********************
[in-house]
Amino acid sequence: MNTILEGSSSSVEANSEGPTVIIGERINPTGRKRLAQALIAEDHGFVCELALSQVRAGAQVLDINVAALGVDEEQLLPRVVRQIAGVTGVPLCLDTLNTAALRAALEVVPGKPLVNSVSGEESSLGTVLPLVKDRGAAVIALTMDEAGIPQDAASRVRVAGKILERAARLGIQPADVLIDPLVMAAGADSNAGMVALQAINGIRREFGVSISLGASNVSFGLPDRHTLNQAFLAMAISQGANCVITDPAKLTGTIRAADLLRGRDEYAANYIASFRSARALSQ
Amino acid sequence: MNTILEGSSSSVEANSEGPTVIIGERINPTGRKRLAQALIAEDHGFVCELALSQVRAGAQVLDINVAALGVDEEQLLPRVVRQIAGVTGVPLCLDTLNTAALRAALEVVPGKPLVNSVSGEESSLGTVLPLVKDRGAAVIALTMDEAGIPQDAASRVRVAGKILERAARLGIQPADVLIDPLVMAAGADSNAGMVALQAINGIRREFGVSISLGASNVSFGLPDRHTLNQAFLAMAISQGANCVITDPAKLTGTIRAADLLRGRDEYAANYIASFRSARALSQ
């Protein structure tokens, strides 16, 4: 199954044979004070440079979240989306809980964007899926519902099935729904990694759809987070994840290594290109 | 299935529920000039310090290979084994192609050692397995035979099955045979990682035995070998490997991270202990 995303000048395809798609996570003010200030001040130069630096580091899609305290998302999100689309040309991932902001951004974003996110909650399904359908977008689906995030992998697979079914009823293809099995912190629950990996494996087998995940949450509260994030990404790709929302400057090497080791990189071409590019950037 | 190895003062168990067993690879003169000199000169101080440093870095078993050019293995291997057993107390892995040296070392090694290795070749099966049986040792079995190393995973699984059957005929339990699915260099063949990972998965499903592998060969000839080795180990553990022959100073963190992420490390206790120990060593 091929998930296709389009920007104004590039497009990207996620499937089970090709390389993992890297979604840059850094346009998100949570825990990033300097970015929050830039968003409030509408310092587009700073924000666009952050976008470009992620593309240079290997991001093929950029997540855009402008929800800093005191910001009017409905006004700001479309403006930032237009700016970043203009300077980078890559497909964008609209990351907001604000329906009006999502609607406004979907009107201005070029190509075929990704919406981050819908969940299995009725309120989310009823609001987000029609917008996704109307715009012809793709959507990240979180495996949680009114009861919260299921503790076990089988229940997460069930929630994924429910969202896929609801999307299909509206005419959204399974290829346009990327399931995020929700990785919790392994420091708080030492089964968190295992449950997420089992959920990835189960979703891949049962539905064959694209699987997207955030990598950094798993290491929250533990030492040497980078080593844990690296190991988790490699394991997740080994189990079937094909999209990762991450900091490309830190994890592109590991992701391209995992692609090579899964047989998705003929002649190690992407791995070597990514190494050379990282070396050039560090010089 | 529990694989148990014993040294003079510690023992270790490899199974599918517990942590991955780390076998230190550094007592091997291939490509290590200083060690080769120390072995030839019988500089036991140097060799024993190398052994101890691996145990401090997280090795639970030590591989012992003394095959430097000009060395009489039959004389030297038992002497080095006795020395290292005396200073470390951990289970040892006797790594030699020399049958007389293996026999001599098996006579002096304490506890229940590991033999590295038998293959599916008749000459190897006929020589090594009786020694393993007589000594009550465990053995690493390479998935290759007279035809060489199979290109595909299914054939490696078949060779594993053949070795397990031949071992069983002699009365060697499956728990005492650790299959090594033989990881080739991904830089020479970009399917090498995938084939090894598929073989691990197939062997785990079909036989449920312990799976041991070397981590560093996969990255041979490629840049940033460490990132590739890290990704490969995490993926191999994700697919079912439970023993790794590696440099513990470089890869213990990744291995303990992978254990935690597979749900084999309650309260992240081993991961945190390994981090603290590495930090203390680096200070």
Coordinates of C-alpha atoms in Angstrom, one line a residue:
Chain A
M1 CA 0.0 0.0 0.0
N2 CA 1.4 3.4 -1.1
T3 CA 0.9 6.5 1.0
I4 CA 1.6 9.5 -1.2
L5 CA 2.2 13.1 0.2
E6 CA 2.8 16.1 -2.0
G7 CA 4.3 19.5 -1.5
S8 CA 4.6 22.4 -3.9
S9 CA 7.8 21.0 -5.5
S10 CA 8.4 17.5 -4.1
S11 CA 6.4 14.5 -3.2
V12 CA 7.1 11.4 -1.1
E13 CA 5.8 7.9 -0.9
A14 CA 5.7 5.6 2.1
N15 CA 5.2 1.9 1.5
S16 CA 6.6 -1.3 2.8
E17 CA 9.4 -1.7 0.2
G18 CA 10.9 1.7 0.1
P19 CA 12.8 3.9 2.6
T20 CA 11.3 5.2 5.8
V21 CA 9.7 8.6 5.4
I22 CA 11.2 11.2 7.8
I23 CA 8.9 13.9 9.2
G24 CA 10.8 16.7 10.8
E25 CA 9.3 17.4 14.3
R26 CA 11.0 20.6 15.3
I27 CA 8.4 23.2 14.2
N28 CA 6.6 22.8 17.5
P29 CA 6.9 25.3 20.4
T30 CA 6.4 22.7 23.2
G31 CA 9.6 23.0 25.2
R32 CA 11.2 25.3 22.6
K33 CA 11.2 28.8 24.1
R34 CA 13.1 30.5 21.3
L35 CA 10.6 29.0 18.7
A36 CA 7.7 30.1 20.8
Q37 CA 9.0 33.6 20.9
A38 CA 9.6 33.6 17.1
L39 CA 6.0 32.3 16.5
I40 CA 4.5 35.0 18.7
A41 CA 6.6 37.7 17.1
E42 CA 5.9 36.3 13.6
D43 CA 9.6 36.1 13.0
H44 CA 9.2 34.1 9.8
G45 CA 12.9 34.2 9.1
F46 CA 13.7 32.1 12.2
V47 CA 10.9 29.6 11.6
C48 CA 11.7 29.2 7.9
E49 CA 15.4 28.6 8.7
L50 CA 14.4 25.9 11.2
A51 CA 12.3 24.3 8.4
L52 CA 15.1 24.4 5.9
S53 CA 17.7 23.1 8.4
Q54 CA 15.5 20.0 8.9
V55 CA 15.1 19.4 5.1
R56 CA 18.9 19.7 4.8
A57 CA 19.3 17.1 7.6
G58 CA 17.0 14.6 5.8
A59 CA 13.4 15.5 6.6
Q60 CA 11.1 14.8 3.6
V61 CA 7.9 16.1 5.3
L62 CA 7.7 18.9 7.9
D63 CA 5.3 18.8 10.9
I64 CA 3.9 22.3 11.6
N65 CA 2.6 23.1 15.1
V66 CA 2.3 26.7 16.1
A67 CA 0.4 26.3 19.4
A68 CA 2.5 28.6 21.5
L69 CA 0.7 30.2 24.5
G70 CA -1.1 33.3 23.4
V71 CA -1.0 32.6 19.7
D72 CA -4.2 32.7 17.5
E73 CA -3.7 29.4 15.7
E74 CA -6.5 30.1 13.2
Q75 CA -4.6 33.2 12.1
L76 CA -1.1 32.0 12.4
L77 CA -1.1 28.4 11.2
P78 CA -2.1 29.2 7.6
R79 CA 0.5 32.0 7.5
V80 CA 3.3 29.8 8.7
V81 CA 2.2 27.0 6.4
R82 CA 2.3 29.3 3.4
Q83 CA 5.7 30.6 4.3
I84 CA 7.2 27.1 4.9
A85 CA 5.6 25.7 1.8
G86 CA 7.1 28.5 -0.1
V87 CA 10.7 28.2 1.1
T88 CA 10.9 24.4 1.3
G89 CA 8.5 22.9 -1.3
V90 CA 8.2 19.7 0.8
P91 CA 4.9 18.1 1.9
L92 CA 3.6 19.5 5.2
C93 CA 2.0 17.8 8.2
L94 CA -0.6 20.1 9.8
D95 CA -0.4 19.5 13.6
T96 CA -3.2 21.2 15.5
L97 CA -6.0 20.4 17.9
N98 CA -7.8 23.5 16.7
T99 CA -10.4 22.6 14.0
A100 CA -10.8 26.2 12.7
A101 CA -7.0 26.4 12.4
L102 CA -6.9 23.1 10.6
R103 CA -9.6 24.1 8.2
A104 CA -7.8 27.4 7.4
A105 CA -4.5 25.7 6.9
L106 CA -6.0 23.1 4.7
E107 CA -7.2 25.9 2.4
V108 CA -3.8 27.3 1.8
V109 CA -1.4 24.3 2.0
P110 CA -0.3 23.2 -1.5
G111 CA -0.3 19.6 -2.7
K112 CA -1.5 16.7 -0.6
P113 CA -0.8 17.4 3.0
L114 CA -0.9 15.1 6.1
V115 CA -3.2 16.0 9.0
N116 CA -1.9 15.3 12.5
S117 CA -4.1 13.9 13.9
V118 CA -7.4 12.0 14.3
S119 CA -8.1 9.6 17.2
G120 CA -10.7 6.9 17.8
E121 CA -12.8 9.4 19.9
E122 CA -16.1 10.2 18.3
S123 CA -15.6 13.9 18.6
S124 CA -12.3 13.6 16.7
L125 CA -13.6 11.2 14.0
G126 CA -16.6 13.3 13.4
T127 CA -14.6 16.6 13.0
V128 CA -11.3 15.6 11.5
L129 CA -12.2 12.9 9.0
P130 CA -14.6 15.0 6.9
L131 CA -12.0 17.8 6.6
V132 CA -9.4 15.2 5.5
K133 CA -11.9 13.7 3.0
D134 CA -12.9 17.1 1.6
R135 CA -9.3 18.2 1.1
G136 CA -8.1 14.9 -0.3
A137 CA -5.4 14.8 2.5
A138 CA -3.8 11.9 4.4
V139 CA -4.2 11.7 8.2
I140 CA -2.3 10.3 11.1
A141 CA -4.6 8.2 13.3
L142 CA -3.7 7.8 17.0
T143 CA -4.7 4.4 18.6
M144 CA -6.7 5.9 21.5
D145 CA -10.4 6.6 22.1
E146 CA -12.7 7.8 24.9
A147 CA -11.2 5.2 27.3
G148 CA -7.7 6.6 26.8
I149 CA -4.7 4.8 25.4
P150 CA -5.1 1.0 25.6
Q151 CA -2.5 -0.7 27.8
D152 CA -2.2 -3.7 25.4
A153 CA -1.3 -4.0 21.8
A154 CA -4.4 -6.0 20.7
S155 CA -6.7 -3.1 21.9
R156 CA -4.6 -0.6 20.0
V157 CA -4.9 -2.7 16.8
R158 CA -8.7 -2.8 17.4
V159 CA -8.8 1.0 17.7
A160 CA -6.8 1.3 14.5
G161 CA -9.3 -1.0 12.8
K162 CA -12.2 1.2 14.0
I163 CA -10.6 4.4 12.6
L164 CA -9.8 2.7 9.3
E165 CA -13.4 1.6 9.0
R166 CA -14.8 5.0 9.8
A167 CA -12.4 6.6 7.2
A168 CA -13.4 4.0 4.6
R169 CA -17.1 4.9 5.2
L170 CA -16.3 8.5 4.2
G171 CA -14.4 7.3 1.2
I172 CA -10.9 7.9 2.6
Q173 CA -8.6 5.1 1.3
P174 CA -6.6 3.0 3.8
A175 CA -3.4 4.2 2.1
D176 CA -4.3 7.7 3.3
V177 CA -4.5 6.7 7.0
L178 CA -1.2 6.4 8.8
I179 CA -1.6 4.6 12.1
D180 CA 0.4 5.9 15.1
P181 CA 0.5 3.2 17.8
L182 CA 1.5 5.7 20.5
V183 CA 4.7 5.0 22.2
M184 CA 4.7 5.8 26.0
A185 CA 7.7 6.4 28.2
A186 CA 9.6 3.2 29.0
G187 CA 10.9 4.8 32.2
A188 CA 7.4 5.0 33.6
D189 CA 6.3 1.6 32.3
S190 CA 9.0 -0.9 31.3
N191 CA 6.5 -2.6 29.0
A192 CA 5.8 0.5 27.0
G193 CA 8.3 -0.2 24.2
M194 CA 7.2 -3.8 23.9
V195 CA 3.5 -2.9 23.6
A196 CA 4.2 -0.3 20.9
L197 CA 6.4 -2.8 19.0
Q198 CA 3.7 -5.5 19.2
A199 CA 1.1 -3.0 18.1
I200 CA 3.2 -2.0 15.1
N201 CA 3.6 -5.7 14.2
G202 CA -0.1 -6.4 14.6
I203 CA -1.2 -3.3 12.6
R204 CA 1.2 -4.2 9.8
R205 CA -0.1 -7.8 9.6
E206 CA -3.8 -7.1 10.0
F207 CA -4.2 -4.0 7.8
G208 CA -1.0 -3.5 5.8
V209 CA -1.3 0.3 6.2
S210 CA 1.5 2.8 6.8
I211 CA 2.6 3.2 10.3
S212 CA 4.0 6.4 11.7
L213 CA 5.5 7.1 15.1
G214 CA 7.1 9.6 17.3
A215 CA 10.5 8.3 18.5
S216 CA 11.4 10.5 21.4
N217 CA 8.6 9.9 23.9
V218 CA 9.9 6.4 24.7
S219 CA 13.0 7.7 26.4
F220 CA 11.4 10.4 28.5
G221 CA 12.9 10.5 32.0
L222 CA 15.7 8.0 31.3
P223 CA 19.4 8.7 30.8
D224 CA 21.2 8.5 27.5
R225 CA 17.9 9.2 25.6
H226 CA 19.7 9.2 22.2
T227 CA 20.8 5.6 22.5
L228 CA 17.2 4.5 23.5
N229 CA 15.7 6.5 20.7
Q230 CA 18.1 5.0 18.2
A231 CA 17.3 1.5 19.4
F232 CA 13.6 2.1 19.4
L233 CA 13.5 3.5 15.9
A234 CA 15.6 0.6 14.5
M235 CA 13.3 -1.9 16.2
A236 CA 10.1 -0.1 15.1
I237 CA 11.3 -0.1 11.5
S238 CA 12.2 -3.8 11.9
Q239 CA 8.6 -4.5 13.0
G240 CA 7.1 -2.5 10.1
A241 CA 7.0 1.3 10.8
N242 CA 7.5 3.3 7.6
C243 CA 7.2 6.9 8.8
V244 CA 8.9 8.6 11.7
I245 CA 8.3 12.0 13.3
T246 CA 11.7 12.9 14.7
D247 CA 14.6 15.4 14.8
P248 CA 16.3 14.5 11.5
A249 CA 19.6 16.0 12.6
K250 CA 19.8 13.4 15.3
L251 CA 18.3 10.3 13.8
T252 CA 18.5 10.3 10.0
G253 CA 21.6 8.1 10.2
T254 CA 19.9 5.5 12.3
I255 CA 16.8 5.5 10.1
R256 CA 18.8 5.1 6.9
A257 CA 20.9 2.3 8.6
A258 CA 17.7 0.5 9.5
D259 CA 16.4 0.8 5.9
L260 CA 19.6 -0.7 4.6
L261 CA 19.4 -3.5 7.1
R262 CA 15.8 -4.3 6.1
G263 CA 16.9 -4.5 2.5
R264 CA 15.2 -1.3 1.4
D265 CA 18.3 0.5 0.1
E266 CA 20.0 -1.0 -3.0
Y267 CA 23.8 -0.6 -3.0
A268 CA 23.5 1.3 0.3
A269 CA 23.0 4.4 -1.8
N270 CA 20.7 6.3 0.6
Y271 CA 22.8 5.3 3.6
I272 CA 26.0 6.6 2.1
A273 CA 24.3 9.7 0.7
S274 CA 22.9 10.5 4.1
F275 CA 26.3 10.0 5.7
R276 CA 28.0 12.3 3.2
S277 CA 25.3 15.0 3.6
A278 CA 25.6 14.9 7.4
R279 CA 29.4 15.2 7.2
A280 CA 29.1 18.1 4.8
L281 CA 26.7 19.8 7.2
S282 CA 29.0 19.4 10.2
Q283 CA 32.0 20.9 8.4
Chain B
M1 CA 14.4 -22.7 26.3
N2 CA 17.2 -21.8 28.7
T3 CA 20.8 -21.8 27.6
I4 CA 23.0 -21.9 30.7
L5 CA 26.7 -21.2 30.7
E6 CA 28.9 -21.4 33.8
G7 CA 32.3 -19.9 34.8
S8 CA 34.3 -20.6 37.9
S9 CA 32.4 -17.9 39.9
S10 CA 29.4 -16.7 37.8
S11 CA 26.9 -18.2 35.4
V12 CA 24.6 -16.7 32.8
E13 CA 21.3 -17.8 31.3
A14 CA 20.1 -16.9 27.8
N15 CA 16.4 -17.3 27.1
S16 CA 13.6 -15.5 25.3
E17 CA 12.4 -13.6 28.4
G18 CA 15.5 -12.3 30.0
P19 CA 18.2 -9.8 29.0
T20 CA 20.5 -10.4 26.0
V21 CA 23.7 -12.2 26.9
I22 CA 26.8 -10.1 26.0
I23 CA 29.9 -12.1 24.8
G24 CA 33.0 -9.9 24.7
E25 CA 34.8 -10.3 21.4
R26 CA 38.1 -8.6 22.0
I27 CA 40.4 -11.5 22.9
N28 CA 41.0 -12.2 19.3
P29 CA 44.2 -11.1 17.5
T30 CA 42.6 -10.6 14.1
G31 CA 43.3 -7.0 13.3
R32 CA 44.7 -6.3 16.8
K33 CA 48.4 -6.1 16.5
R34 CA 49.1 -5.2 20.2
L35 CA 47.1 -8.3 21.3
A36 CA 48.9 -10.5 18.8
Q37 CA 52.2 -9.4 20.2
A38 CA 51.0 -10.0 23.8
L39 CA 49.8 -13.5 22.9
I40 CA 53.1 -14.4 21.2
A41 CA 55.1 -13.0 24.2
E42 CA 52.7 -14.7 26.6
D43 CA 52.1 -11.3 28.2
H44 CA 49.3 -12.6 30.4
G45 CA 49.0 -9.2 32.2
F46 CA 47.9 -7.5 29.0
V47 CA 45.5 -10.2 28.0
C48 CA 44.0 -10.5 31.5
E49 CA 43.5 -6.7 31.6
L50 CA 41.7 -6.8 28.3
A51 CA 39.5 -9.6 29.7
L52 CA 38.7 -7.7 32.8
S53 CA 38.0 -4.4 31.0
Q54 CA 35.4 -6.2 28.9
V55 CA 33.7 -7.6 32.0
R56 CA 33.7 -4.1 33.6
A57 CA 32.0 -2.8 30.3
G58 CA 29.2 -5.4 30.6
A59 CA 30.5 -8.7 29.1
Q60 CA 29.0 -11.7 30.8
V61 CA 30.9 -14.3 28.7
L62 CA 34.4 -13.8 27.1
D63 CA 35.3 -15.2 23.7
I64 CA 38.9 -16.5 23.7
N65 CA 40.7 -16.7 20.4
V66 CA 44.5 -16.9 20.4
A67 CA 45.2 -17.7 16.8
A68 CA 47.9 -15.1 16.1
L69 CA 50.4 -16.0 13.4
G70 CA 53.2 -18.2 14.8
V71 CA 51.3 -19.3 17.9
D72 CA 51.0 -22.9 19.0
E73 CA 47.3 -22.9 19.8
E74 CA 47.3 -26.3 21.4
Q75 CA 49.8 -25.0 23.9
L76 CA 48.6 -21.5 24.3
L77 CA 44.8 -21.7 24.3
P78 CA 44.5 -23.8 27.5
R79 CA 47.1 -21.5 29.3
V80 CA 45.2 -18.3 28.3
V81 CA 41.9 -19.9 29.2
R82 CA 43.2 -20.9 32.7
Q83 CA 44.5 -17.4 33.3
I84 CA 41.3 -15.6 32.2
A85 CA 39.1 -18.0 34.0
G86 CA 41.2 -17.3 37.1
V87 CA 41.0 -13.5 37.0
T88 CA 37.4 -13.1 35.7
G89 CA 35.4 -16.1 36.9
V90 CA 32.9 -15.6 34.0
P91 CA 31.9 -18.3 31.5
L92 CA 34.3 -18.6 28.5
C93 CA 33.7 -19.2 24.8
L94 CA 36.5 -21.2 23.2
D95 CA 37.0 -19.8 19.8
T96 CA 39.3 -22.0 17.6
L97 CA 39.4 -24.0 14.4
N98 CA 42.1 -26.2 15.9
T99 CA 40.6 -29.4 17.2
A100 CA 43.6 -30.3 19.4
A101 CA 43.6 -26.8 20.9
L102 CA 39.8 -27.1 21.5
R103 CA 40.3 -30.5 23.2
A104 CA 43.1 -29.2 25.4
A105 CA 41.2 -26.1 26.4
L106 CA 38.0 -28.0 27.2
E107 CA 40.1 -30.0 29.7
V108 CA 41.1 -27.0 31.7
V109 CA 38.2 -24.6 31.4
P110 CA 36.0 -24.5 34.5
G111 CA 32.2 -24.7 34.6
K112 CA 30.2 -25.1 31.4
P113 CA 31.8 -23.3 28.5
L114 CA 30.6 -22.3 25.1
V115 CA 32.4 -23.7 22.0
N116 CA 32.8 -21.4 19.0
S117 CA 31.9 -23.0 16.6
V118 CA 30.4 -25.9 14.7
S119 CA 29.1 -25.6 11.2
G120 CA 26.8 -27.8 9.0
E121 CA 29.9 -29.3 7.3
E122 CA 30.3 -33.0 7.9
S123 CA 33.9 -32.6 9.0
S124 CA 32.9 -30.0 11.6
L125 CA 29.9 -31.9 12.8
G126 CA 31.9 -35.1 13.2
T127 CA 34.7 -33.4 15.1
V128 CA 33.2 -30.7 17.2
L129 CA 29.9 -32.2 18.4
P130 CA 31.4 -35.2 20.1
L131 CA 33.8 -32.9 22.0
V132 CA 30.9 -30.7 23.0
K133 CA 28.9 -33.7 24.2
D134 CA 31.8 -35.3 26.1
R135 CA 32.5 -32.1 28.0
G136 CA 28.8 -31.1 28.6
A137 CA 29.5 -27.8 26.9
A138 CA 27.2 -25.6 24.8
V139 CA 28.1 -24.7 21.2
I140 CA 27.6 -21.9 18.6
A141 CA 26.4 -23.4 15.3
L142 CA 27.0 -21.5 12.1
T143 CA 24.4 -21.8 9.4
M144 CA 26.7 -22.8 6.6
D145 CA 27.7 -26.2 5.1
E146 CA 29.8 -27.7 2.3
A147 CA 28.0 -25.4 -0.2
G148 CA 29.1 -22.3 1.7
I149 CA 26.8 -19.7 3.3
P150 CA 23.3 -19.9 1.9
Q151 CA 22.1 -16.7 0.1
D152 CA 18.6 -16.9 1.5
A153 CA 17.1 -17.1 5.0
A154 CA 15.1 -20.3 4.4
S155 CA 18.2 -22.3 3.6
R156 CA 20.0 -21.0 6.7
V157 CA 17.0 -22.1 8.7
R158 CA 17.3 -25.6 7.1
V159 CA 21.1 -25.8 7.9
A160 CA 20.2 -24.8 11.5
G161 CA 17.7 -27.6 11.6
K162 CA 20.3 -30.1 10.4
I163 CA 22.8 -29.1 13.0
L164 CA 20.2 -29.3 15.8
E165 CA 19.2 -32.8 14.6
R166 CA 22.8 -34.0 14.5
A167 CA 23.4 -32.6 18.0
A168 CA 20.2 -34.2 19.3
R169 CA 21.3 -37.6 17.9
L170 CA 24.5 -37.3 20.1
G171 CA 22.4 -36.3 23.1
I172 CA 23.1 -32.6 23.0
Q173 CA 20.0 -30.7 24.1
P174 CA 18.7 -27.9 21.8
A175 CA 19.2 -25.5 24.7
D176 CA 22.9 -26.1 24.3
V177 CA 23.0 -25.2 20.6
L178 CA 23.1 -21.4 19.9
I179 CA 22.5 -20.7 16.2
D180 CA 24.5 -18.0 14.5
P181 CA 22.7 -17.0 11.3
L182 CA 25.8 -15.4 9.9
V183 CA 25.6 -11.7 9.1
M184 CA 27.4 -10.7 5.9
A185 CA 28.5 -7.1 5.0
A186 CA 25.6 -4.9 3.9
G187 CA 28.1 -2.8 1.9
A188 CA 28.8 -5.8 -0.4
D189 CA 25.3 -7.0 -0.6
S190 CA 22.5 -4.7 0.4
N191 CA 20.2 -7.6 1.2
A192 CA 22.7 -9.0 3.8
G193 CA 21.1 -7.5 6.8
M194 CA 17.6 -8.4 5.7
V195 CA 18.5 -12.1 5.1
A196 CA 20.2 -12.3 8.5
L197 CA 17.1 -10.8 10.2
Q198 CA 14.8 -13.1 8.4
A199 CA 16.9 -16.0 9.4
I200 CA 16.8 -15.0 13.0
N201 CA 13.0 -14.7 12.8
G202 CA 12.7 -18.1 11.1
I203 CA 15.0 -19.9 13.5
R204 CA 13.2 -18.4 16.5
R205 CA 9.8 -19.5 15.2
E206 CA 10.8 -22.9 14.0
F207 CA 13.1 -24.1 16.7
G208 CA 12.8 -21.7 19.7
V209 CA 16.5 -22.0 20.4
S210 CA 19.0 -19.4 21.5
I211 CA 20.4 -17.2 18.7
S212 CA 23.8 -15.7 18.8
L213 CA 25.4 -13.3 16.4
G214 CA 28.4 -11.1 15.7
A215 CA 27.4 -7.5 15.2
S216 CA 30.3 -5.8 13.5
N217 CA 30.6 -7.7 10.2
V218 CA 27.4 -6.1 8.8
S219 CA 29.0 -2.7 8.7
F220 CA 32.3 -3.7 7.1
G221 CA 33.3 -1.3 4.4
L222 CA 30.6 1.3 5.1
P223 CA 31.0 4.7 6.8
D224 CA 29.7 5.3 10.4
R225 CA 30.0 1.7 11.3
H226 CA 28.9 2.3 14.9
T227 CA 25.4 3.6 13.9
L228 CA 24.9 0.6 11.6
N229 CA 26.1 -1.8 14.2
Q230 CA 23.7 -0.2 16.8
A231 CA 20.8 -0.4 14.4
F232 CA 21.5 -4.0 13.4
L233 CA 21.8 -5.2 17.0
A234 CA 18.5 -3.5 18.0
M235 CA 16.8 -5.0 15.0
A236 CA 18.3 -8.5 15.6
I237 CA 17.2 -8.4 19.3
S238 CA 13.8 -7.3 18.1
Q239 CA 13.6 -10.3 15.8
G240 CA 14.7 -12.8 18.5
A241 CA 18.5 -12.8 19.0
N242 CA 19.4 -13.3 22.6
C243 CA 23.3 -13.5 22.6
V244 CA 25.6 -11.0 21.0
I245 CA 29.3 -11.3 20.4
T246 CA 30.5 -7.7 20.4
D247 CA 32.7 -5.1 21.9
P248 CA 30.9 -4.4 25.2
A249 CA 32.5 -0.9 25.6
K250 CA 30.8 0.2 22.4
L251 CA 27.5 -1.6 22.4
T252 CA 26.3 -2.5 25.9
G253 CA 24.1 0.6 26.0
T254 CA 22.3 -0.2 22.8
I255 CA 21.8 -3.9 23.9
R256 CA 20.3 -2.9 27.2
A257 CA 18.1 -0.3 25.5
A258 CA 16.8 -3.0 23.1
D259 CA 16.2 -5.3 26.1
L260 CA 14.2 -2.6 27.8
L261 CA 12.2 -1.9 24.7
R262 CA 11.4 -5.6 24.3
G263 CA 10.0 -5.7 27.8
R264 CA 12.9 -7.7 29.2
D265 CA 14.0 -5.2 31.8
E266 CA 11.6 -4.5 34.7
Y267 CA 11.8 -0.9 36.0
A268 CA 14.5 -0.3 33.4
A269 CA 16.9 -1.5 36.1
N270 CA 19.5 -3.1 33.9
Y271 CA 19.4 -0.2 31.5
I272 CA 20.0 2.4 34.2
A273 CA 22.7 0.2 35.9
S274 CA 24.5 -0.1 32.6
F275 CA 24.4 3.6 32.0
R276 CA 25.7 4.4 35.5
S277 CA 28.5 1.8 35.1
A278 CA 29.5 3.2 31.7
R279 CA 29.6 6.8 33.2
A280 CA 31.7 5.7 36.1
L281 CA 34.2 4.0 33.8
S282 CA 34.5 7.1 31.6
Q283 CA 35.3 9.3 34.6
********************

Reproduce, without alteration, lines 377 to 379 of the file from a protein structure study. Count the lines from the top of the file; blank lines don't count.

V87 CA 41.0 -13.5 37.0
T88 CA 37.4 -13.1 35.7
G89 CA 35.4 -16.1 36.9